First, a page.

Tribal leaders urge caution as COVID-19 cases surge

A person stands in a large ballroom at a centrifuge sitting on a table.
Ne-Ia-Shing Clinic employee Jenna Kuduk sets up a centrifuge at Grand Casino Hinckley on Sept. 23 to separate blood cells, which will then be tested later for the COVID-19 antibodies.
Paul Middlestaedt for MPR News file

Early in the pandemic, there was a lot of fear that if the coronavirus got a foothold in tribal communities in Minnesota, it could take a devastating toll. 

For months, tribes were largely successful in keeping the virus at bay. They launched aggressive campaigns on social media, encouraging people to wear masks, avoid crowds, and keep social distance. 

And they had another advantage — geography. Most reservations in Minnesota are far removed from some of the early hot spots in the Twin Cities and elsewhere. 

But now, cases are surging in rural areas across the region — and that's having an impact on tribal communities, too. In Minnesota, the number of new COVID-19 cases among Native Americans has grown by about 75 percent in the past month. 

Create a More Connected Minnesota

MPR News is your trusted resource for the news you need. With your support, MPR News brings accessible, courageous journalism and authentic conversation to everyone - free of paywalls and barriers. Your gift makes a difference.

After seeing cases dip to only a handful per week in August and September on the White Earth Reservation in northwestern Minnesota, October has been a different story.

“We're seeing about 28 to 29 cases — active cases — per week,” said Emergency Manager Ed Snetsinger. 

Almost all the new cases in recent weeks have been linked to the same thing that’s driving cases statewide — family events. 

"Whether it's just getting together for birthday parties or weddings or funerals, that's the main cause of our increase in cases,” said Snetsinger. “Just human behavior in family events."

People are still complying with mask requirements in businesses and public places, he said. But in private, he said people on the White Earth Reservation — just like people everywhere across the state and the country — are tired of COVID-19. 

"And unfortunately, now's not the time to give up on some of those transmission prevention measures,” Snetsinger said.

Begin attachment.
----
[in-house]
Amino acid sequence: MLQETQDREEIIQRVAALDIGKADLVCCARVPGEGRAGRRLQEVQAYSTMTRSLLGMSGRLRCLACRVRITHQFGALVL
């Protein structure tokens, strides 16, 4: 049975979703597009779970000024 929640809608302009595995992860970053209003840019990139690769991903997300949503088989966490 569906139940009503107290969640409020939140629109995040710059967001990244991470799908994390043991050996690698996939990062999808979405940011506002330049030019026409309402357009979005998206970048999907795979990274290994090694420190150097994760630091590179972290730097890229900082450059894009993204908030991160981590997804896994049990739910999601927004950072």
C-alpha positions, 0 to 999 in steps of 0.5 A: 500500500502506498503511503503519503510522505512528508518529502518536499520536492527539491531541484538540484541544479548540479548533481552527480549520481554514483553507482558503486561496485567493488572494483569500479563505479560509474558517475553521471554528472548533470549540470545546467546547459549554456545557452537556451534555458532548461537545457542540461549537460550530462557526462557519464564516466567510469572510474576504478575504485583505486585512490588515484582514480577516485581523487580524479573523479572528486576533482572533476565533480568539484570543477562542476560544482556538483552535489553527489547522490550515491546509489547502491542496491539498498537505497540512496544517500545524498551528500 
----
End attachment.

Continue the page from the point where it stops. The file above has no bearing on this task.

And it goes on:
So tribal leaders around the state are doubling down on their messaging. 

Fond du Lac Band of Lake Superior Chippewa Chairman Kevin DuPuis recently reminded band members in a Facebook video that there are protocols in place for feasts and funerals — limiting gatherings to 10 immediate family members, meeting outside. 

"It's not about giving up your culture,” he said. “It's not about stopping the things that drive us Anishinaabe people. It's part of us, so I want everybody to continue doing that,” DuPuis said. “As long as you maintain that social distancing, you wear your mask, you wash your hands, that's all anyone can ask of an individual, is [that] you try to control what you can control."

That's become especially important lately for tribal nations in northern Minnesota such as Red Lake, White Earth and Leech Lake, which are surrounded by counties, including Clearwater and Hubbard, with some of the highest rates of COVID-19 community spread in the state. 

It’s not surprising, therefore, that “those reservations will also see an uptick” in cases, said Jackie Dionne, director of American Indian health with the Minnesota Department of Health.

That uptick would be worrisome anywhere, but it raises special concerns in tribal communities. When it comes to the most severe outcomes of COVID-19, Native Americans in Minnesota have the highest rates of hospitalization, ICU use and death of any group in the state — about double the rate of the state's population as a whole. 

That’s partly because Native American communities already suffer from high levels of diabetes, heart disease and other conditions which often result in more serious complications from the disease. 

"Going into COVID, we heard some of our tribal leaders say, if we were to get large spread on our reservation, we could wipe out our whole elder population,” said Dionne, which, in turn, could wipe out indigenous languages that tribes have been working for decades to revive. 

That's why it's so important to combat that COVID-19-fatigue, Dionne said.

"So there's just that need to keep this going. But it is really getting hard for folks."

Dionne and others know how deeply difficult that is, especially when it comes to things like saying goodbye to loved ones. 

But Native Americans have survived other pandemics, and Dionne is confident they will again, even if she’s concerned about health inequities and other disparities that are exacerbated by the pandemic. 

“We always seem to come out on the other side,” Dionne said. “We will persevere.” 

On the Red Lake Nation in far northwestern Minnesota, Chairman Darrell Seki said he's frustrated by high transmission rates in nearby Beltrami County, and with President Donald Trump for not communicating the importance of wearing masks. 

He said he's trying to do his part to convince people that COVID-19 is dangerous, and to take it seriously. The message remains the same, even if people are tired of hearing it. 

"I still encourage our people to wear a mask,” he said, in twice-weekly videos for tribal members posted on social media. “I don't like to wear masks, but I do it to try and save lives and avoid passing it around."

COVID-19 in Minnesota

Data in these graphs are based on the Minnesota Department of Health's cumulative totals released at 11 a.m. daily. You can find more detailed statistics on COVID-19 at the Health Department website.